When it comes to losing weight, as well as just maintaining good health, getting enough fibre in your diet is essential. Fibre helps to slow down digestion, keeping you feeling full for longer, as well as reducing fat absorption and regulating your blood sugar levels. Dietary guidelines recommend eating 20-35 grams of fibre each day, but studies show that most of us only get half that amount. Luckily, there are plenty of ways you can add more fibre into your regular diet, without even making any huge lifestyle changes. Here’s why you should be filling up on fibre rich foods, and what you should be eating…
Fibre is found in the structural components of plants, and does not get digested and used for energy by the human body- instead, it plays an important role in digestion, helping you to lose weight and maintain good health. Eating plenty of fibre can help to stabilise your blood sugar, which prevents cravings. It also keeps you feeling full, and lowers fat absorption, so adding more fibre-rich foods into your diet plan is a good way to support your weight loss efforts.
There are two types of fibre, and often both are present in the one food. Soluble fibre, which comes mostly from the insides of fruits and vegetables, forms into a gel in your digestive tract, slowing down digestion and helping you to feel full for longer. Insoluble fibre, found in the skins of fruits and vegetables, as well as whole grains, nuts and seeds, passes straight through the intestinal tract, keeping everything in motion.
Other health benefits of fibre
Fibre also gives you other health benefits. For example, it can help to:
So making sure you get enough fibre in your diet is important whether you are trying to lose weight, or just maintaining your ideal weight and good health.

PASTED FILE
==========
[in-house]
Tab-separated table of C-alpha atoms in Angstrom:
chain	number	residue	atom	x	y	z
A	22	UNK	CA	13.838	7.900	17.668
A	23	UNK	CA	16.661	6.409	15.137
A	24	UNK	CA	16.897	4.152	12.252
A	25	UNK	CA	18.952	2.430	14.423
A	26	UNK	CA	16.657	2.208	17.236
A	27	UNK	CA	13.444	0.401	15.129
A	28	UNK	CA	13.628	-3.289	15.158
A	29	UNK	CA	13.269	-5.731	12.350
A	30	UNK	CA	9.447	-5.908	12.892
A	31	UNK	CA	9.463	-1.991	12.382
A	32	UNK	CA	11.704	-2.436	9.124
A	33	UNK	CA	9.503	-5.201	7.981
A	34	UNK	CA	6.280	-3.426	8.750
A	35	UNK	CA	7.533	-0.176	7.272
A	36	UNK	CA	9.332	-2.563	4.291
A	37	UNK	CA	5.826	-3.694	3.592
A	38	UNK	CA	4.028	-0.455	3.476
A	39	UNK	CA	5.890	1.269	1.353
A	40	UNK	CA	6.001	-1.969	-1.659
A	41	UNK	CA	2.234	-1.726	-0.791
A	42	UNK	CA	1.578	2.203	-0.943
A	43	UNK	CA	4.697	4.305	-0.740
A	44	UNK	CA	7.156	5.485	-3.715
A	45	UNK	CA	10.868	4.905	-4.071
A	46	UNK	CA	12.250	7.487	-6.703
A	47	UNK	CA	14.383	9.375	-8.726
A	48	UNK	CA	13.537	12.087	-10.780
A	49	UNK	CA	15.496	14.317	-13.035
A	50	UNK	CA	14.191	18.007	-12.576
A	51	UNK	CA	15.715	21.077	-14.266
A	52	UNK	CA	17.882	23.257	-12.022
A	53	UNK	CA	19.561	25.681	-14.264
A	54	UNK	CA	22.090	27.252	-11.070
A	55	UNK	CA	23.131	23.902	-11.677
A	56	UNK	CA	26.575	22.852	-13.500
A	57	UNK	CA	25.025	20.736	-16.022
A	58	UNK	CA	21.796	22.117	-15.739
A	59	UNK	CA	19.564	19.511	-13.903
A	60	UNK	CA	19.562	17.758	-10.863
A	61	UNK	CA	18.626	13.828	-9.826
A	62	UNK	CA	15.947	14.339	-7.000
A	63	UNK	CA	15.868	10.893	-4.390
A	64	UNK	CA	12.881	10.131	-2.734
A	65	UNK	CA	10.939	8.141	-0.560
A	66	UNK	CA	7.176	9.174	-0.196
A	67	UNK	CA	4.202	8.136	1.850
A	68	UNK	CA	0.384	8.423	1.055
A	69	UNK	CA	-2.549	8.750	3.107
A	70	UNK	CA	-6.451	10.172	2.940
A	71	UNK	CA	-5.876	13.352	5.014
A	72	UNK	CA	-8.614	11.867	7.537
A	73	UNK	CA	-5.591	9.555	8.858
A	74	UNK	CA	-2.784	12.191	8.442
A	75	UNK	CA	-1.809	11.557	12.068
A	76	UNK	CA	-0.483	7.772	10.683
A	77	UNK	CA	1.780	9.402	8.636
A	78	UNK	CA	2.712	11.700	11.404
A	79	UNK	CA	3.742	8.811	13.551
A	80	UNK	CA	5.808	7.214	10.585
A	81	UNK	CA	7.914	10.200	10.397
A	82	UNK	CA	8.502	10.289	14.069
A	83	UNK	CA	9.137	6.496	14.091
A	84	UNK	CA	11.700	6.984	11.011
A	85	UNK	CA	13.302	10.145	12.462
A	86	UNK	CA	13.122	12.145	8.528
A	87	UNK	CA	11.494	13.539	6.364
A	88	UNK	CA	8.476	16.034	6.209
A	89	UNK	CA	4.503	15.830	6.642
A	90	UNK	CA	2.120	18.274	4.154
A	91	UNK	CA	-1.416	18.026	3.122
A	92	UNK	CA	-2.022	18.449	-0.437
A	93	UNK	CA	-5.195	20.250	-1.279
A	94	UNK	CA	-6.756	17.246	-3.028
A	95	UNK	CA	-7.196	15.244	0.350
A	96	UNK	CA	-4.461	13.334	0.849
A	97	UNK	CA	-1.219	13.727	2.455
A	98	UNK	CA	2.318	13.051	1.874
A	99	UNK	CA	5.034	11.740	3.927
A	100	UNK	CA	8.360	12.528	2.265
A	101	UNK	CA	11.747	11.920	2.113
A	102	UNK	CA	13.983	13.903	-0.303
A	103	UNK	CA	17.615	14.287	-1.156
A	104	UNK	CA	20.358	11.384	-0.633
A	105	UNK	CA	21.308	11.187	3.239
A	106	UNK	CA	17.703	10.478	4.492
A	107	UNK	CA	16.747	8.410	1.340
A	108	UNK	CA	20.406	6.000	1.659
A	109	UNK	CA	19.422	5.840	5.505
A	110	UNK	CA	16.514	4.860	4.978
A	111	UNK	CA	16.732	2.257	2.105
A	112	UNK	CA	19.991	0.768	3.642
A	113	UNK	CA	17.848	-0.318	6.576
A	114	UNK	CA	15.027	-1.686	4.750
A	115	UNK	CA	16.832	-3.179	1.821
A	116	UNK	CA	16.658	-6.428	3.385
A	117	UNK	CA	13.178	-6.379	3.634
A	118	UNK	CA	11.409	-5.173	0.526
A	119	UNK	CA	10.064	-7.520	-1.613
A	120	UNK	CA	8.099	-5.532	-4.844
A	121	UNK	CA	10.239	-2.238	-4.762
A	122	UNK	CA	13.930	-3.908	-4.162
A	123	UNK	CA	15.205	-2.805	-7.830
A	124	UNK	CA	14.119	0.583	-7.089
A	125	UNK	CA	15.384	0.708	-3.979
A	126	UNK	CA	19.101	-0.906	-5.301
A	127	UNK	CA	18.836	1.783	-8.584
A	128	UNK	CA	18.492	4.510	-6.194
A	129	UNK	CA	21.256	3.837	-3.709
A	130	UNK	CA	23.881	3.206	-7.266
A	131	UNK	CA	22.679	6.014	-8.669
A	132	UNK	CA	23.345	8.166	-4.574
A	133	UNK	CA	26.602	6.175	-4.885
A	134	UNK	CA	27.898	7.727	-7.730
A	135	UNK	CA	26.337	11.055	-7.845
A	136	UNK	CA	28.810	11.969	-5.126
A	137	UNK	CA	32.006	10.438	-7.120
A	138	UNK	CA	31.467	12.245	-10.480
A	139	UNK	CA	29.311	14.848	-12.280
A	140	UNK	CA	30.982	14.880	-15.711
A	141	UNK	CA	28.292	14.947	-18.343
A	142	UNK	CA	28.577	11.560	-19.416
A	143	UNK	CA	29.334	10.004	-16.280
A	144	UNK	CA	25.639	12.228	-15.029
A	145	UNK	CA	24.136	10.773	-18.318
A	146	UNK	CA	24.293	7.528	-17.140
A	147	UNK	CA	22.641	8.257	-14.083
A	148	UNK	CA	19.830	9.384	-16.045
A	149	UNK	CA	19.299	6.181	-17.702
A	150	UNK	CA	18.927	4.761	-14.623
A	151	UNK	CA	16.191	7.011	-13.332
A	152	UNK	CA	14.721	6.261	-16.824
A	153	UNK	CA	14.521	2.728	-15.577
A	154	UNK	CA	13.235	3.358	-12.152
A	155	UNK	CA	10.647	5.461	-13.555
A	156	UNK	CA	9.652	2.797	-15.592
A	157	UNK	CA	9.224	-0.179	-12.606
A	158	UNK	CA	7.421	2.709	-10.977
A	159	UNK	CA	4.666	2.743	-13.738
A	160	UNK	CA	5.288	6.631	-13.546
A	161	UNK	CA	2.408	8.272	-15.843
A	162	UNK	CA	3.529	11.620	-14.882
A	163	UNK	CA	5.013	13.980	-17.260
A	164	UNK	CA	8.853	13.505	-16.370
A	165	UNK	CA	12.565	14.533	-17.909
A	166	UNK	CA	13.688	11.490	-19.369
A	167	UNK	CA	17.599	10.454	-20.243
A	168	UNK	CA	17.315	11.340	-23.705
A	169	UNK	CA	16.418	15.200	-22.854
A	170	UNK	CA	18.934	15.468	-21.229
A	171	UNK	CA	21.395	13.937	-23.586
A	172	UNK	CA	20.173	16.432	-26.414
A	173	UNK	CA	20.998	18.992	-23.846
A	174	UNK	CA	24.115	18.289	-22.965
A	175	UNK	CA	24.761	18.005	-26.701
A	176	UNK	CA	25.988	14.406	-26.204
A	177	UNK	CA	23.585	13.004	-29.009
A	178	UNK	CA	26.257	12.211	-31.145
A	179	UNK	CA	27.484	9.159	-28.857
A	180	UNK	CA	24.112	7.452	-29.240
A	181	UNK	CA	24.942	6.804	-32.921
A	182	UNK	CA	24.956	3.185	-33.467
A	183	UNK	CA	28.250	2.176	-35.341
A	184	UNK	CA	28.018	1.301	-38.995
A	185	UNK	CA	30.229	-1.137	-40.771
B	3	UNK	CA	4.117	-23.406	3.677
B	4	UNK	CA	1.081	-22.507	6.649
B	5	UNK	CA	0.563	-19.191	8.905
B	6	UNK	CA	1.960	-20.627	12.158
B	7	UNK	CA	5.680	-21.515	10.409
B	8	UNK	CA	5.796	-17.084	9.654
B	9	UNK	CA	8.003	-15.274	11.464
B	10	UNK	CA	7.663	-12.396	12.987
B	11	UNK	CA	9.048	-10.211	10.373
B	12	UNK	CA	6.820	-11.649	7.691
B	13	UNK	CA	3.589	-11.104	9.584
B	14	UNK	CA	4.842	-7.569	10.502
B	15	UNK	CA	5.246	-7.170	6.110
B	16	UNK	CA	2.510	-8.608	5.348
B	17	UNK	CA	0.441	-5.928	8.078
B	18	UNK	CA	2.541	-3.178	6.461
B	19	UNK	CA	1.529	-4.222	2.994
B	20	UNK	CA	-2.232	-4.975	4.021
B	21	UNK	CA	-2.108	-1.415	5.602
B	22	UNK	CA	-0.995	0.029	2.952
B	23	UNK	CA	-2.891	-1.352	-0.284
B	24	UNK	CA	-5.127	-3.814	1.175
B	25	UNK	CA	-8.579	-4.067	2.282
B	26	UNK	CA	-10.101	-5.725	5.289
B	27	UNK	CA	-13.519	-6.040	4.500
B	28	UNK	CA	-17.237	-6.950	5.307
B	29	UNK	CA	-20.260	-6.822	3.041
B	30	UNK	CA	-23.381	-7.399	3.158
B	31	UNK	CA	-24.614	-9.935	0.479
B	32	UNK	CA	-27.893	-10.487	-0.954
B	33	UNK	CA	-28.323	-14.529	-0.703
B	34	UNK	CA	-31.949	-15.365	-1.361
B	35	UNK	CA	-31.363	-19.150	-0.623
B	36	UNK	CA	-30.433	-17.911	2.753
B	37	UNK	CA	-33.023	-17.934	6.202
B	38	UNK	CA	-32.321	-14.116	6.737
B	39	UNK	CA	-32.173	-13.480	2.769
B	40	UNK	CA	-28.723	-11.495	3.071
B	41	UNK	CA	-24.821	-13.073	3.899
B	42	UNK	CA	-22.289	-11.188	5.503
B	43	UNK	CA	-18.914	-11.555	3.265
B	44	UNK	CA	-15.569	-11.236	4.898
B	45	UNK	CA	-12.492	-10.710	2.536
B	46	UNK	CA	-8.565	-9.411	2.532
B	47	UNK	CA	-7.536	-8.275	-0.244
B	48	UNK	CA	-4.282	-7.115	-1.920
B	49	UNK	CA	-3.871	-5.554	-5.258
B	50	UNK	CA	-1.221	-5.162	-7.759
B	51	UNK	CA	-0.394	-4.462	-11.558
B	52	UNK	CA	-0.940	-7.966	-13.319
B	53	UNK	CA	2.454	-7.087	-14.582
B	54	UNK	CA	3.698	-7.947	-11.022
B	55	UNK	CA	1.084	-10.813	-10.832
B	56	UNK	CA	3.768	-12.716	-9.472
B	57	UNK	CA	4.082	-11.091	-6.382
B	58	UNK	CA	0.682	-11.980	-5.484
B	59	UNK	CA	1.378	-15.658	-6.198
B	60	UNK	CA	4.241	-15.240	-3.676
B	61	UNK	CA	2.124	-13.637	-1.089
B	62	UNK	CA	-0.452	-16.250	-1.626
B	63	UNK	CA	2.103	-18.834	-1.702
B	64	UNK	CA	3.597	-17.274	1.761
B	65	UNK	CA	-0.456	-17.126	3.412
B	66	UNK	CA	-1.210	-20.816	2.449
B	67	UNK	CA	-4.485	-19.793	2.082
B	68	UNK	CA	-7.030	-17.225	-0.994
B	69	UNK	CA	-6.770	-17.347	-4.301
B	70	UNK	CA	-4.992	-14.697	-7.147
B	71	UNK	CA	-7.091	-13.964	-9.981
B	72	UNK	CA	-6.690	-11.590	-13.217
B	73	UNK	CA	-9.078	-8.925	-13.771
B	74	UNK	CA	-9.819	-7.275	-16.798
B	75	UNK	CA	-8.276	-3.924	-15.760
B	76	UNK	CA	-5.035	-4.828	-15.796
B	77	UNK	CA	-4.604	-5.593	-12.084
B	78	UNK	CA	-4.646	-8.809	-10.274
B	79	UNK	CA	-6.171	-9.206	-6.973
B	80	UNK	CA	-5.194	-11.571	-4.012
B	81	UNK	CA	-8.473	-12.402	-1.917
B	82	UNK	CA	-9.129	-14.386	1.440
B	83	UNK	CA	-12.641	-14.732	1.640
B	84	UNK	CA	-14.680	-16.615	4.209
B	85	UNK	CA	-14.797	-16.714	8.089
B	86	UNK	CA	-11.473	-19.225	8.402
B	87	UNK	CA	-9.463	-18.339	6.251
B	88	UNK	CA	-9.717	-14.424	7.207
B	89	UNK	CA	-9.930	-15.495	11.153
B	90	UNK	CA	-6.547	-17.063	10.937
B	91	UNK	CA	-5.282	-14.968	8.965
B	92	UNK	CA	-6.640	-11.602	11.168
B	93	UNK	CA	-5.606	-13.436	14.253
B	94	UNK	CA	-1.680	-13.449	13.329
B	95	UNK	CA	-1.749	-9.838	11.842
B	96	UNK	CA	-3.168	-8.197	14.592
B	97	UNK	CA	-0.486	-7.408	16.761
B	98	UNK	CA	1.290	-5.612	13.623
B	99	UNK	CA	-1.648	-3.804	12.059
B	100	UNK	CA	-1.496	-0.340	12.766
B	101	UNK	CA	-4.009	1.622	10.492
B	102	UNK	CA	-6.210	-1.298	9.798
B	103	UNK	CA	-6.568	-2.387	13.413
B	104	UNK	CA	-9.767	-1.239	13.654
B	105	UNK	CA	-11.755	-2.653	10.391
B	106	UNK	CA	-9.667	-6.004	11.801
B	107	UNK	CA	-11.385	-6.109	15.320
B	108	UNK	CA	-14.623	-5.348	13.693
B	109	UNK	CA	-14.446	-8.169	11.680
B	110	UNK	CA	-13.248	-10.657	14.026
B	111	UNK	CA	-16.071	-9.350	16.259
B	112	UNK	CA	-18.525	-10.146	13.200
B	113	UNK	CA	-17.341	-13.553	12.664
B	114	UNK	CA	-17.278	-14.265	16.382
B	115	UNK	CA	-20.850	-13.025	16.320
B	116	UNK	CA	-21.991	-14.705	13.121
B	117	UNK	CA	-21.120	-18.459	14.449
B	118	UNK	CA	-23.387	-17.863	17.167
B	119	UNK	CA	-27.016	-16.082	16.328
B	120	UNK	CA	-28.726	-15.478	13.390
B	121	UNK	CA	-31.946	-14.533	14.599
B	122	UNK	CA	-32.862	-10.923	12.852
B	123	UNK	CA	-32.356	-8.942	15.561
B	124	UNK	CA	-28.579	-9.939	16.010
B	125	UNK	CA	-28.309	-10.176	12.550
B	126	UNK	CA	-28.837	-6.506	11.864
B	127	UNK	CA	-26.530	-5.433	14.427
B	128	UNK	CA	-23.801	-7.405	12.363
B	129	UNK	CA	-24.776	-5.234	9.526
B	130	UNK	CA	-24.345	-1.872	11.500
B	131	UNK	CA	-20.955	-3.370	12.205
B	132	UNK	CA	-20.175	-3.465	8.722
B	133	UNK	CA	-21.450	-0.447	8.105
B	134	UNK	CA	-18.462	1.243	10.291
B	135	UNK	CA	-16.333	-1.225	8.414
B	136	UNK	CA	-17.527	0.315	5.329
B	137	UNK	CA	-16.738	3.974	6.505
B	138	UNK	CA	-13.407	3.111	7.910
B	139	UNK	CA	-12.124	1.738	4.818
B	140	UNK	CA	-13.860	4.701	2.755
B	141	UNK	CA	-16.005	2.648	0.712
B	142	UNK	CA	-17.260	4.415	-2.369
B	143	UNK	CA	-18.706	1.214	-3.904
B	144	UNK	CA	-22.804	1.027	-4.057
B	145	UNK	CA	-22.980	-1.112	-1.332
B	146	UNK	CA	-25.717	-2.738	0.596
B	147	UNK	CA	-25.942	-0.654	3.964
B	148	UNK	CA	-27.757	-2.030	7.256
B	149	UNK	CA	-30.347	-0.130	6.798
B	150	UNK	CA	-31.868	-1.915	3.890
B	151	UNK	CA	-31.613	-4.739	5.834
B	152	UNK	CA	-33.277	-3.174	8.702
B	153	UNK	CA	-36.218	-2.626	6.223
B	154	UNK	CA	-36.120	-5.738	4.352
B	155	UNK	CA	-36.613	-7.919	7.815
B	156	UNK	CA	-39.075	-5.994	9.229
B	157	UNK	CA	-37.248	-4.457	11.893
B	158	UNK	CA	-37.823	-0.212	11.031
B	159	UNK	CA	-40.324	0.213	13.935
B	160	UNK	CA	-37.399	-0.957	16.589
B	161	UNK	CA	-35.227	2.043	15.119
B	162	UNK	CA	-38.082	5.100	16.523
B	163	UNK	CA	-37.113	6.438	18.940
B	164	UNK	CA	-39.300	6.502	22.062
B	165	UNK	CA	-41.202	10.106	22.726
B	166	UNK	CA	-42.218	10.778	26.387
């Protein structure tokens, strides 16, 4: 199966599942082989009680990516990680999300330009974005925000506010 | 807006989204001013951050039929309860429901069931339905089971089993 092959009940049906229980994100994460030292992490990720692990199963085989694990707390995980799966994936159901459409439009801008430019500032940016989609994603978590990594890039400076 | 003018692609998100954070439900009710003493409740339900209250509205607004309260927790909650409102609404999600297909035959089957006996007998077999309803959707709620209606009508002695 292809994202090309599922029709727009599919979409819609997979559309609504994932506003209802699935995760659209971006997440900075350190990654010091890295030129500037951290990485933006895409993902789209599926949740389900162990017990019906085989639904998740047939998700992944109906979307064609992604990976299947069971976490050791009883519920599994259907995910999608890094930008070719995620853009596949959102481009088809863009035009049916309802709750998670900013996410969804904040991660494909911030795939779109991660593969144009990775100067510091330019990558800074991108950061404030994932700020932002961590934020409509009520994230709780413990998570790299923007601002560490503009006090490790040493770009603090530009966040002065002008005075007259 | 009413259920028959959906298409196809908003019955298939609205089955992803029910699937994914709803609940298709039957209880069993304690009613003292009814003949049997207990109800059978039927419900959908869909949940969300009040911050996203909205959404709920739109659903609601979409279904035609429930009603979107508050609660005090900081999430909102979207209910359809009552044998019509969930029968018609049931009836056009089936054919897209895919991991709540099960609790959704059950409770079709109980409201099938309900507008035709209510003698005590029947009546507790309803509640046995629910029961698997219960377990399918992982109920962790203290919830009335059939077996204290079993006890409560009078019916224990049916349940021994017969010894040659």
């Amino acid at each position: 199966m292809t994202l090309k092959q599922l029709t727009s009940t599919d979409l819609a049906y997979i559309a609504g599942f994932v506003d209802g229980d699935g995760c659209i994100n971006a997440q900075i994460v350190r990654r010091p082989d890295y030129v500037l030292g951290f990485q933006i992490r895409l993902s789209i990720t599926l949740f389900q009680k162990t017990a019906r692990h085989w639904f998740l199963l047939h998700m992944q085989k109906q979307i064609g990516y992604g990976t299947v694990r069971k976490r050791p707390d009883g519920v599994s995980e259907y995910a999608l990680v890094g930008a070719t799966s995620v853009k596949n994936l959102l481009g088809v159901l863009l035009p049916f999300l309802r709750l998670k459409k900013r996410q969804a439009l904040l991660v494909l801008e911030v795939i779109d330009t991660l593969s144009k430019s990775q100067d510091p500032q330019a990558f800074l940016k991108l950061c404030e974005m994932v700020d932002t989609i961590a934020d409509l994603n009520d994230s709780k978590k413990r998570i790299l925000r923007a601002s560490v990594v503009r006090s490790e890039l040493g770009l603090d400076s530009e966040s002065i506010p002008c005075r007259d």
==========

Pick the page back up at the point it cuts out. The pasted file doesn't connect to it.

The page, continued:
Sources of fibre
There are plenty of ways you can fit fibre in your diet plan. Here are some of the best sources…
Whole grains are a great source of insoluble fibre. Some of the best choices include whole-wheat bread, cereals and pastas, as well as brown rice. Start your day with some bran, oats or shredded wheat to get your body functioning well- all bran has around 1 gram of fibre per 10 grams of bran, and shredded wheat has even more.
Nuts, seeds and legumes
Some of the best high-fibre nuts, seeds and legumes include pine nuts, dried peas, lima beans, lentils, sunflower and pumpkin seeds, chestnuts, pistachios and almonds. A handful of almonds (around 50 grams) has 5.5 grams of fibre, so it makes a great healthy snack. Or you can make a tasty bean burrito for dinner- 25 grams of kidney beans has around 4 grams of fibre.
Fruits and vegetables
All fruits and vegetables contain fibre, but some of the most potent options include vegetables such as spinach, Brussels sprouts, carrots, sweet potatoes, artichokes, and corn, as well as fruits including apples, pears, blackberries, raspberries, bananas, peaches, prunes, figs, oranges and kiwifruit. A medium apple has around 3.6 grams of fibre, while a serve of peas has about the same.
Still having trouble reaching the 30 grams a day goal? Here are some easy ways to sneak more fibre into your diet plan…
Add flaxseed. Sprinkle a few tablespoons of ground flaxseed over your cereal, or stir it into your low-fat yogurt.
Drink nectar. Instead of fruit juice, have a glass of apricot, peach, pear or papaya nectar- juice mixed with a fibre-rich pulp.
Blend an orange. Pop a whole peeled orange in the blender to give your morning smoothie some flavour- it has almost 3 grams more fibre than store-bought orange juice.
Use almond butter. Give your whole-wheat toast some extra fibre by spreading it with almond butter. This will also give you a good dose of vitamin E and healthy fats.
Switch your bread. Make your sandwiches with whole wheat or rye bread- it has twice the amount of fibre as white bread.
Snack on popcorn. Air-pop some popcorn when you need a healthy snack- a large serve of popcorn can have up to 8 grams of fibre.
Add chickpeas. Toss half a cup of chickpeas into your soup, stir-fry or pasta sauce- they’ll add another 6 grams of fibre to your meal.
Make fruit your dessert. Get your sweet fix with some frozen berries. Half a cup of raspberries has around 4 grams of fibre.
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